Thursday, March 31, 2011

"C" is for Contamination

NOTE: This post reflects my personal views and opinions.  It does not represent the views of my employer (NRC) or any organization with which I am associated.  Furthermore, I am not an expert on nuclear reactors.   I have a degree in nuclear sciences, and my full-time job involves writing policy to protect public health and safety.

When the earthquake and tsunami hit Japan on March 11, it wasn't the missing persons or death tolls that made headline news shortly after--it was the status of the nuclear power plants.  After several days I could no longer tolerate watching the news, reading Drudge, or even looking at posts on Facebook regarding the events in Japan.  The sensationalism from the media and overreaction by the general public was too much for me to handle.  To say the stories reported by CNN, Fox News, and many, many others were absurd is an understatement.  I'm not saying the nuclear situation in Japan isn't serious and doesn't require attention, but the media has taken the nuclear scare to a whole new level.  By the way, the purpose of this post isn't to discuss the status of the reactors in Japan or the response in the U.S., so if you'd like to read about these things, I suggest the following sites:

International Atomic Energy Agency Alert Log
U.S. Government website
U.S. Nuclear Regulatory Commission website

What I would like to address is the most recent nuclear scare with "radioactive milk" in Washington and California.  If you haven't heard about this yet, here's the first article that came up from a Google search: Radiation ‘Far Below’ Risk Levels Found in U.S. Milk Samples.  A friend posted a witty remark regarding the radioactive milk on Facebook earlier today.  The post wasn't meant to promote fear or spread inaccurate information--it was funny, and I took it as such.

"The fact that we are finding radiation in our milk supply in the states doesn't alarm me--what alarms me is why exactly are we needing to get milk from Japan in the first place."

The responses that followed were not funny and insinuated that acceptable radiation levels, as determined by the EPA, were not, in fact, safe.  Here was the first response:
"It is a little more scary than that. We aren't getting milk from Japan, the radiation has traveled that far. It is in levels 5000 below what the EPA deems safe though, so it shouldn't be too bad......"

My response:
"Every food has a small amount of radioactivity in it. Common radionuclides are potassium, radium, and uranium. So while the iodine found in the milk is unusual, the amounts found do not pose a health risk. If anyone is that concerned about the milk, they should probably stop flying and sleeping next to others too, as these activities also increase your exposure to radiation. The media is doing a poor job putting these types of issues into perspective."
A short time later, a second response appeared from an individual with the initials, D.A., which was fitting IMO:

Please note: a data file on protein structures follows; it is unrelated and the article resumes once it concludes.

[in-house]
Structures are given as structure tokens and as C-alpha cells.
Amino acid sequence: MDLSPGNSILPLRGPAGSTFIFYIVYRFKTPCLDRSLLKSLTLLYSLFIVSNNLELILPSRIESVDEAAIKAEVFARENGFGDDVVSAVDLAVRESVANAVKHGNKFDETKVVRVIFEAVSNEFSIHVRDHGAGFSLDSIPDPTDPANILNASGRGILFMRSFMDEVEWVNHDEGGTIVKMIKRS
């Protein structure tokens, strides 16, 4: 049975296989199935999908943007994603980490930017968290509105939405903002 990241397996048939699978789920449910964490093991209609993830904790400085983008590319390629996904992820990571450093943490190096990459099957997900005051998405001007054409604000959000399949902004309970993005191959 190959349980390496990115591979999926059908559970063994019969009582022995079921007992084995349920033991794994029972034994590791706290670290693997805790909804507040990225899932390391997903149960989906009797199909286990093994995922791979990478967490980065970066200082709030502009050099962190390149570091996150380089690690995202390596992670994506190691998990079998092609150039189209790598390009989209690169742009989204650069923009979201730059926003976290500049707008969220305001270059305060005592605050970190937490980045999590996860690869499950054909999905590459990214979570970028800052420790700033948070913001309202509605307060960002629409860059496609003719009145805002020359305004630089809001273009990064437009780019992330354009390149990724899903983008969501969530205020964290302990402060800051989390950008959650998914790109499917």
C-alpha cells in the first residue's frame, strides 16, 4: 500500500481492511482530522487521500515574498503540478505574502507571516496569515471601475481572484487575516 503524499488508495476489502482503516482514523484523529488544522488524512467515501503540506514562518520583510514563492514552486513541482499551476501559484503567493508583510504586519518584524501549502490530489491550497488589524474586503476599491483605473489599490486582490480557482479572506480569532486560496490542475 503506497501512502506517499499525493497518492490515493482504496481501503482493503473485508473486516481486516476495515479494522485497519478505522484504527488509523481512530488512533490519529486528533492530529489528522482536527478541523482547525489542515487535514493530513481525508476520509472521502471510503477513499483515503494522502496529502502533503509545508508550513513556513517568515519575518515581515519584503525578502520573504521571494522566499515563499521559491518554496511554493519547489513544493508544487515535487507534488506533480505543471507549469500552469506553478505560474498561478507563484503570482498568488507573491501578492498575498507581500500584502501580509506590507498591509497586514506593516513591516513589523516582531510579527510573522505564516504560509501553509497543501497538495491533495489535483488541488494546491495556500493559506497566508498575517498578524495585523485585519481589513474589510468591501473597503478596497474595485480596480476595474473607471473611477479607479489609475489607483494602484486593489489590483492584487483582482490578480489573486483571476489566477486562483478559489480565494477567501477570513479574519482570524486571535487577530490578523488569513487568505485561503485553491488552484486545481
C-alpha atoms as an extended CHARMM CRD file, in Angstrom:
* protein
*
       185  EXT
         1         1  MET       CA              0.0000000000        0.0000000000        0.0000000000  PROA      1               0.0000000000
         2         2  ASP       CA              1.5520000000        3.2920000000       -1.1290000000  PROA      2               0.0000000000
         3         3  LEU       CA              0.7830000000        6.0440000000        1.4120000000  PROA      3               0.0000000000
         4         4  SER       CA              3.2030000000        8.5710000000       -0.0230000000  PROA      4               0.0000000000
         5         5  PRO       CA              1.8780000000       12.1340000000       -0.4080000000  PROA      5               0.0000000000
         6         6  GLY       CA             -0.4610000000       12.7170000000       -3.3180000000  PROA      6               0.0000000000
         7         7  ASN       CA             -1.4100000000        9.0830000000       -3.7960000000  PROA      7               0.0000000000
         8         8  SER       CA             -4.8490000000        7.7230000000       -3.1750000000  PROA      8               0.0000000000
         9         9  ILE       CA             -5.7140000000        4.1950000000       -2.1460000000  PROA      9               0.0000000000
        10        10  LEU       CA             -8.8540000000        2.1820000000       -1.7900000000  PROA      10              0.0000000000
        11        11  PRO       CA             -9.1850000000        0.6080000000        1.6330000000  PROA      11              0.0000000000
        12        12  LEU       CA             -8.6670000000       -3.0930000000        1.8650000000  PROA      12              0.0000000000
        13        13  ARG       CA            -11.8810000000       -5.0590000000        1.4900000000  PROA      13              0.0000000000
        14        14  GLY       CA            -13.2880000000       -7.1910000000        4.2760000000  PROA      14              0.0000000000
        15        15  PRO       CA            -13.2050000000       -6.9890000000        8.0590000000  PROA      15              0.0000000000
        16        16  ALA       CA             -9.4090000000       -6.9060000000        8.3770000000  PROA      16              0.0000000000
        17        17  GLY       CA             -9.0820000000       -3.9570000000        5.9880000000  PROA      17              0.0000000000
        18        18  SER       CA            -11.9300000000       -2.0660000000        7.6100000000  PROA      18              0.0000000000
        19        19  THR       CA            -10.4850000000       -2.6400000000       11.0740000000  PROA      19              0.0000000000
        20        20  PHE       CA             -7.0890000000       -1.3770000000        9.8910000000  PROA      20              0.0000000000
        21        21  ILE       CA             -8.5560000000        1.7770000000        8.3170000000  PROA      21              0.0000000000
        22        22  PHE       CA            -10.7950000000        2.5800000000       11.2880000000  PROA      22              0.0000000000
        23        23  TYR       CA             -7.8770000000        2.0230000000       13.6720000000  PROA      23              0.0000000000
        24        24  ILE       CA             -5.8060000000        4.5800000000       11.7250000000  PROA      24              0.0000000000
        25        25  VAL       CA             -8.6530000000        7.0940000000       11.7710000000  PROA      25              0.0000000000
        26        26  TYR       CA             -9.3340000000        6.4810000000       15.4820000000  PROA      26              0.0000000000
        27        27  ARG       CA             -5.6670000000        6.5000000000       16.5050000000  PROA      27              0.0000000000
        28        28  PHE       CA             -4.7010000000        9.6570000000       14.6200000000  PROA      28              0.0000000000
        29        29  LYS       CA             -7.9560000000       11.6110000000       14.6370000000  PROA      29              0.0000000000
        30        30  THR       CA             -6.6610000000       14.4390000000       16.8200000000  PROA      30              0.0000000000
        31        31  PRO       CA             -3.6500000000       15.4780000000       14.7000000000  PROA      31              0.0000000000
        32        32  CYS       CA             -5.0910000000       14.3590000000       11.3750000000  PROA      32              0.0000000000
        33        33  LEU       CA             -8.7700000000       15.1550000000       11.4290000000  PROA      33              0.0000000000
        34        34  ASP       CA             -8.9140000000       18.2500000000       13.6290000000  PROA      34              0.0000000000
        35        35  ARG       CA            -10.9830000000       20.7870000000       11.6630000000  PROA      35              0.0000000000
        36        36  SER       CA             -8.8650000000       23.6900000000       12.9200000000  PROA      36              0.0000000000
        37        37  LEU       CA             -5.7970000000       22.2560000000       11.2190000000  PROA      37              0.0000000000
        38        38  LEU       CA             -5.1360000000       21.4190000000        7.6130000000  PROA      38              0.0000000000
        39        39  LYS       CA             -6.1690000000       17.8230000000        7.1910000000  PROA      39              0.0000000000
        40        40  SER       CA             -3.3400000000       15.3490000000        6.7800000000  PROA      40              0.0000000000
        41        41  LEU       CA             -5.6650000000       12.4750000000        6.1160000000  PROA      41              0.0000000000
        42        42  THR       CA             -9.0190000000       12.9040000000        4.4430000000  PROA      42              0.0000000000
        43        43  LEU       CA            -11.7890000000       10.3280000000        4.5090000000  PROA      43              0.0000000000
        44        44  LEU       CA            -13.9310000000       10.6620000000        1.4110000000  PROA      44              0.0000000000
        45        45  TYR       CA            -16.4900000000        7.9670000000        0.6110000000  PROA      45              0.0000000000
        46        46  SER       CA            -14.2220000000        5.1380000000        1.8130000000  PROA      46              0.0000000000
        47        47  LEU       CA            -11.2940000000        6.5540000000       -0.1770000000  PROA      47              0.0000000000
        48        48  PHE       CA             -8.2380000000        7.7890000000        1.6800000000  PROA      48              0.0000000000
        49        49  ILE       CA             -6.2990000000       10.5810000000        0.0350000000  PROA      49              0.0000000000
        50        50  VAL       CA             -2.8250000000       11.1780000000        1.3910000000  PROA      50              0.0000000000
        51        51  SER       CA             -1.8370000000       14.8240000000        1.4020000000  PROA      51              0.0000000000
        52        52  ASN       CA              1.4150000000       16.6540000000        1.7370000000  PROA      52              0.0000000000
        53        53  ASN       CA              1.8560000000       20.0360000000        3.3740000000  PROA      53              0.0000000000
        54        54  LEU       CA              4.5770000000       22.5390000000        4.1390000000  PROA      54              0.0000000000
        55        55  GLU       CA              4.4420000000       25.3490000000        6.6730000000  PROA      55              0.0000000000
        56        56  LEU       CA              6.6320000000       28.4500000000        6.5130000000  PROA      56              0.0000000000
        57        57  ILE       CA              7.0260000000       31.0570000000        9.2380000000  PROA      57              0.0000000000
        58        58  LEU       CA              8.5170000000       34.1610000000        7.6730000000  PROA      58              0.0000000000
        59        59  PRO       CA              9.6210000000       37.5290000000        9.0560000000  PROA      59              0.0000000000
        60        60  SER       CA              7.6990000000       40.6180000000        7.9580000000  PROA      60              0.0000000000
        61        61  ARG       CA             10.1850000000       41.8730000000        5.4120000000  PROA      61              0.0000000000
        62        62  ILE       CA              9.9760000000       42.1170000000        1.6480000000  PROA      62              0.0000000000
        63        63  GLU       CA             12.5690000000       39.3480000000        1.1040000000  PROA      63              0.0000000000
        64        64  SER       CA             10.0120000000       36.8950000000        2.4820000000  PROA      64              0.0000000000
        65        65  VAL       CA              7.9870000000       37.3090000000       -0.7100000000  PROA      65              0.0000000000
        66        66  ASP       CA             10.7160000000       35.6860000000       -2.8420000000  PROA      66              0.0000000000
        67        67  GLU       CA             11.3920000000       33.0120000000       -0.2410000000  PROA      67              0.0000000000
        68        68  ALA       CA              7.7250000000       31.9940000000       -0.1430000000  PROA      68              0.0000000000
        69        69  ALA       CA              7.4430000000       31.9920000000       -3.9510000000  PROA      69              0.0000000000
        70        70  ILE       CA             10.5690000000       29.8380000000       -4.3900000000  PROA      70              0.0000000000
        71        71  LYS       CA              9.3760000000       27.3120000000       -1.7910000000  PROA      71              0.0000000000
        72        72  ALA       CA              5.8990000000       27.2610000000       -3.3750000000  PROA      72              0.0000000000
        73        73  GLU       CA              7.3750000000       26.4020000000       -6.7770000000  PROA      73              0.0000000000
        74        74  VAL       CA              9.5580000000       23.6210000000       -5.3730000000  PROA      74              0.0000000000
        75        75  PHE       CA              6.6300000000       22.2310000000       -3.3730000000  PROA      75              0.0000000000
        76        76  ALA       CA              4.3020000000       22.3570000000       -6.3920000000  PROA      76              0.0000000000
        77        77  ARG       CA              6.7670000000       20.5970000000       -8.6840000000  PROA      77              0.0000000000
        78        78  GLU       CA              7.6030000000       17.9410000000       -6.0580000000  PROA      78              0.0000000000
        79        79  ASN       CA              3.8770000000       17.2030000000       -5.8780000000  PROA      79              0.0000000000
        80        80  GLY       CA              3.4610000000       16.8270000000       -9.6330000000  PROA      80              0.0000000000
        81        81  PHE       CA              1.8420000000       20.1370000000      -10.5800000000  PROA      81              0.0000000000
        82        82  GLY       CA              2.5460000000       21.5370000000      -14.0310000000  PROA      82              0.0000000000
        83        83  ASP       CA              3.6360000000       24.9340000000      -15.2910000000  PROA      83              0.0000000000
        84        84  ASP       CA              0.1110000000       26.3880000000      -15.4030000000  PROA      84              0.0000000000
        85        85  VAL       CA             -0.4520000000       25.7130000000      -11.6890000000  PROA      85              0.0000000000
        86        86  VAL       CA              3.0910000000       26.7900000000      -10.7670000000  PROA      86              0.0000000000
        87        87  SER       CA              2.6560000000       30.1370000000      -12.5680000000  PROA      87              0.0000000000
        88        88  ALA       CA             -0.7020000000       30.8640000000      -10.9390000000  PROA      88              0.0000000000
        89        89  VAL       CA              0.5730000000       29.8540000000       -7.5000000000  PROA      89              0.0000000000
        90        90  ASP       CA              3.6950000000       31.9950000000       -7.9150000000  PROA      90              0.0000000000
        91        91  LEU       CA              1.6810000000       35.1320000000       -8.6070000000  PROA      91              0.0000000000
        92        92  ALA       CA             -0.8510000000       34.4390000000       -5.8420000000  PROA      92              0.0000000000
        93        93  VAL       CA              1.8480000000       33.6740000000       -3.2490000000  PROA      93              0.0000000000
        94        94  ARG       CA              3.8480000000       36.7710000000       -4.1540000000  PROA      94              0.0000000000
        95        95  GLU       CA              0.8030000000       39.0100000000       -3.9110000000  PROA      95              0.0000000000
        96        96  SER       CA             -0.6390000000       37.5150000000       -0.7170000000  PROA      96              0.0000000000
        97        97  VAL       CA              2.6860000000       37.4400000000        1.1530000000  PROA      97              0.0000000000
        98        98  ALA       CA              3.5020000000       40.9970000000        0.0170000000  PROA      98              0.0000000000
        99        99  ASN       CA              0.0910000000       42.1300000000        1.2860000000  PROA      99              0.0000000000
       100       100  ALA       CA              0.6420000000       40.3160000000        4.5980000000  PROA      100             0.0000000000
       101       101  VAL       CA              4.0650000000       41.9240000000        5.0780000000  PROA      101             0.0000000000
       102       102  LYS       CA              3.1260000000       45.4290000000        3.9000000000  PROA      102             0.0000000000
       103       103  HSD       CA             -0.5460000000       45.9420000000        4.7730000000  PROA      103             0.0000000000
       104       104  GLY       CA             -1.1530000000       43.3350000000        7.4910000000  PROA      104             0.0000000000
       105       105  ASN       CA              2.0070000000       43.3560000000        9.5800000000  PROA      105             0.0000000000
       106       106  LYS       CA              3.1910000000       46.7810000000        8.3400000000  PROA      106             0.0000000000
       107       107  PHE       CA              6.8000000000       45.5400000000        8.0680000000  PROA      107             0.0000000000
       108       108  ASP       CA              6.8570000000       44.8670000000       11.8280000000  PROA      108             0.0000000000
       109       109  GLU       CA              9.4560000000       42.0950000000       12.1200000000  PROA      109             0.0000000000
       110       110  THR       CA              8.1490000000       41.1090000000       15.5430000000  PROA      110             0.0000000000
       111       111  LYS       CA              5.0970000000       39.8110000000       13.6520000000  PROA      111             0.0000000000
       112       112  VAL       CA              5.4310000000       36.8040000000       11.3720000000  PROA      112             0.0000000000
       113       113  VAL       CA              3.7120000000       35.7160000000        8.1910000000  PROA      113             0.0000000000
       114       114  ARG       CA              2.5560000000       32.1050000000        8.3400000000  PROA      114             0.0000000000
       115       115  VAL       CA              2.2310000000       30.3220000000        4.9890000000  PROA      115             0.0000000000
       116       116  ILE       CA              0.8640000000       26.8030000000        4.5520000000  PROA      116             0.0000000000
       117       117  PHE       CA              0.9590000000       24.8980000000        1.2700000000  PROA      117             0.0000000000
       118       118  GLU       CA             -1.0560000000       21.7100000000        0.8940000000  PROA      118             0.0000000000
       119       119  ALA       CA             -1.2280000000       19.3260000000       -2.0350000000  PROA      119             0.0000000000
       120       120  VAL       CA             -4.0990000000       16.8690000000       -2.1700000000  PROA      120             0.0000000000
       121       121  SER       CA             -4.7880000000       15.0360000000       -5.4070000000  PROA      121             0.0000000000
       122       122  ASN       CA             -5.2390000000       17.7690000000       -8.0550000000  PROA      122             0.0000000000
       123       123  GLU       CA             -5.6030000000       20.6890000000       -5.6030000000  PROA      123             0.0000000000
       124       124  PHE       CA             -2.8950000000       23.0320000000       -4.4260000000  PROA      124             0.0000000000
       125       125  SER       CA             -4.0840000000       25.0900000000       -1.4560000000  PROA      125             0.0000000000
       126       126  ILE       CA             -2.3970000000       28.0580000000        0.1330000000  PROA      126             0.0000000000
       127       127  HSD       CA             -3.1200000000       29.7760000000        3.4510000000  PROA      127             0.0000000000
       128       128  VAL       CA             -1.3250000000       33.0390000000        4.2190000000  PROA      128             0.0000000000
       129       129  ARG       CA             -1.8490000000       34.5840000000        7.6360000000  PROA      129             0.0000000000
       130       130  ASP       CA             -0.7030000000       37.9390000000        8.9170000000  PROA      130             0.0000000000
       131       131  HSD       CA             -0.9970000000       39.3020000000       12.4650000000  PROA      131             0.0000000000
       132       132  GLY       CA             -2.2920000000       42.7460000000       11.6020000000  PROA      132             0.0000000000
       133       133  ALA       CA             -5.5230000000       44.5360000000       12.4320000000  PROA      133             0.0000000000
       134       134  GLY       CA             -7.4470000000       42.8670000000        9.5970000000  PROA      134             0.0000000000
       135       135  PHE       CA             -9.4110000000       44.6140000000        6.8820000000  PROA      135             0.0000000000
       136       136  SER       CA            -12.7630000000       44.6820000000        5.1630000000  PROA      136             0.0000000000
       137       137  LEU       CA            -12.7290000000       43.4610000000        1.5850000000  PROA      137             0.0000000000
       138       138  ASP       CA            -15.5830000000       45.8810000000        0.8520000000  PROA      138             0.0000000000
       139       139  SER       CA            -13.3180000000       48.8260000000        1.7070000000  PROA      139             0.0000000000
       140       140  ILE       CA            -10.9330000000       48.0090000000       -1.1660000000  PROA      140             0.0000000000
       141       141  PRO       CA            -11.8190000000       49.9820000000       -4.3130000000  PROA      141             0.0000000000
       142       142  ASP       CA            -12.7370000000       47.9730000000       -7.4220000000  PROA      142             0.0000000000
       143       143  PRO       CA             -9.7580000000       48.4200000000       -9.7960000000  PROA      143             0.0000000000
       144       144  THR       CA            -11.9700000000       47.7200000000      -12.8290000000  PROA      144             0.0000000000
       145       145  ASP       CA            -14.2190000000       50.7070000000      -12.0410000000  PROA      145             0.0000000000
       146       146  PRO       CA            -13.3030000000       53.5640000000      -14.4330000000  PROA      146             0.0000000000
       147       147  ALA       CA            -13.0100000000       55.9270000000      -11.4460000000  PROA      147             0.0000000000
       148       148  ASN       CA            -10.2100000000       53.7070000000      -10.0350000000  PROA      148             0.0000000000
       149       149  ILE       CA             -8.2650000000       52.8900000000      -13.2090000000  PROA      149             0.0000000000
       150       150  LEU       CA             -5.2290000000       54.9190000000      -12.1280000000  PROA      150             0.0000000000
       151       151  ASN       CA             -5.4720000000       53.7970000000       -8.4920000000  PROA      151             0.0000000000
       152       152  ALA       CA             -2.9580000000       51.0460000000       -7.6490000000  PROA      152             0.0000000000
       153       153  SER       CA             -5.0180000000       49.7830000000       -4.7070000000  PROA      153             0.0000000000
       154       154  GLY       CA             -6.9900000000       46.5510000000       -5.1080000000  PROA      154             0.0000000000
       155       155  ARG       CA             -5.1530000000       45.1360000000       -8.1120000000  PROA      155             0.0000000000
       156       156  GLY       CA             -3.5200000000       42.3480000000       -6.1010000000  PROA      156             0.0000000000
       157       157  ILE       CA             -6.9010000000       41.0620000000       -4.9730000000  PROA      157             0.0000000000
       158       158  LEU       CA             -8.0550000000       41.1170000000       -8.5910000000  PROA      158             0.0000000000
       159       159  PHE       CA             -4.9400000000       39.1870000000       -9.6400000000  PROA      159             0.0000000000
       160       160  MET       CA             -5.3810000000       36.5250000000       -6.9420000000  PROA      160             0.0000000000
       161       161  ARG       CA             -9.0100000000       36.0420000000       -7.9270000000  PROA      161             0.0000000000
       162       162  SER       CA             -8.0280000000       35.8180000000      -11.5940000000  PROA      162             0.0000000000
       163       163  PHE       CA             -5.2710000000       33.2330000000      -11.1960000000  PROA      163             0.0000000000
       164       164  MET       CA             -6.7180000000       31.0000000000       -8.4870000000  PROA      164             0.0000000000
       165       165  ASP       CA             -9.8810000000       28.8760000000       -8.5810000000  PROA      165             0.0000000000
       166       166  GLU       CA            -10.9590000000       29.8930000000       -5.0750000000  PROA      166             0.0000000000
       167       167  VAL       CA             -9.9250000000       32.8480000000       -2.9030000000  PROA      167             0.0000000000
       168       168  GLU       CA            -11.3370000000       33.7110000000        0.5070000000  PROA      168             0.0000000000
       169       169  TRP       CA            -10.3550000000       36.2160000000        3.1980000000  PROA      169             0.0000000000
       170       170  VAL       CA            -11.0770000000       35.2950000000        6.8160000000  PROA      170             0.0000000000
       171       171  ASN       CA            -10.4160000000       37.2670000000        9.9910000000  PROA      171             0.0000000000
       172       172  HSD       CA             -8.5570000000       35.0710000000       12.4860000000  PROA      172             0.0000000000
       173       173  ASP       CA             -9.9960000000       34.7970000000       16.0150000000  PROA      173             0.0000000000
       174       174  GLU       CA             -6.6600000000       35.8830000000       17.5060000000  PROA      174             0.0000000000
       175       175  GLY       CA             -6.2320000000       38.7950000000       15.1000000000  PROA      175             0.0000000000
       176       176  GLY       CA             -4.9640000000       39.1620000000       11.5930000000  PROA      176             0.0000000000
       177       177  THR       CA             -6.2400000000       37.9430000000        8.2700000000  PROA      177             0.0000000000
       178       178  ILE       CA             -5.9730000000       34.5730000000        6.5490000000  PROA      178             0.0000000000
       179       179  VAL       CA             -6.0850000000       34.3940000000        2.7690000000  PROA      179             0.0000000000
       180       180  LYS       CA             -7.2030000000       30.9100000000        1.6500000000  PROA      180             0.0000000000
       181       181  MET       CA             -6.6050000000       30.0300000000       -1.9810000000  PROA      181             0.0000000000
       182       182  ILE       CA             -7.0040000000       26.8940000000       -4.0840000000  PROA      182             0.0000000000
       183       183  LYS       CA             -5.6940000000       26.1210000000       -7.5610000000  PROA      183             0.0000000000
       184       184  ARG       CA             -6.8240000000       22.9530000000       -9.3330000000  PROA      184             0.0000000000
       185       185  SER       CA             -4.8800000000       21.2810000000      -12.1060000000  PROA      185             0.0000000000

"What is disturbing to me is that the people that tell us how much radiation we are being exposed to are the same people that determine what "acceptable" levels of radiation are... And there is really not a way of us knowing any different, so we just buy it. Lame."

The insinuation that a level of radiation 5000 times below what the EPA allows is something to worry about is totally uncalled for.  The amount of radioactive iodine found in the milk was reported as 0.8pCi/L.  The fact that we have the ability to detect such low levels of radiation is impressive.  To put that 0.8 number into perspective, a banana has approximately 3,520 pCi/kg of radioactive potassium.  The conversion from pCi/L to pCi/kg is essentially 1/1 for milk, so the banana I had for breakfast this morning was over 4,400 times more radioactive than the milk on the west coast.  Nearly the same numbers apply for carrots and potatoes, which also contain radioactive potassium.  Also, the iodine in the milk will be almost completely decayed away in a few weeks, and the radioactive potassium in bananas, carrots, and potatoes will stick around for billions and billions of years.  Why isn't the media reporting on the insane amounts of radioactive bananas sold in the U.S. every day? And at over 9 months pregnant, if anyone should be concerned about radioactive foods, shouldn't it be me?!

I don't typically do political or religious debates or debates in general, especially not online, but there is plenty of science to back up this milk thing, which just set me over the top.   

Here's the moral of the story:
1) Yes, they detected radioactivity in milk in the U.S.
2) No, you are not at risk of being harmed from the radiation.
3) Don't try to contradict someone and end your argument with "Lame."  You lose all credibility.
4) If you don't want to "buy" what the government is "selling" you, there is plenty of information available to do independent research to make your own decision.
5) Don't believe everything you read or hear in the news.


  1. Very interesting. I was just thinking I needed to do more research this morning. I don't drink too much milk, but I know it is in other foods, so i am so glad to read the facts.

  2. Thanks for the facts. I hadn't even heard anything about radiation in milk (where have I been?) AND I am very impressed with your job...writing policies sound tedious and difficult!


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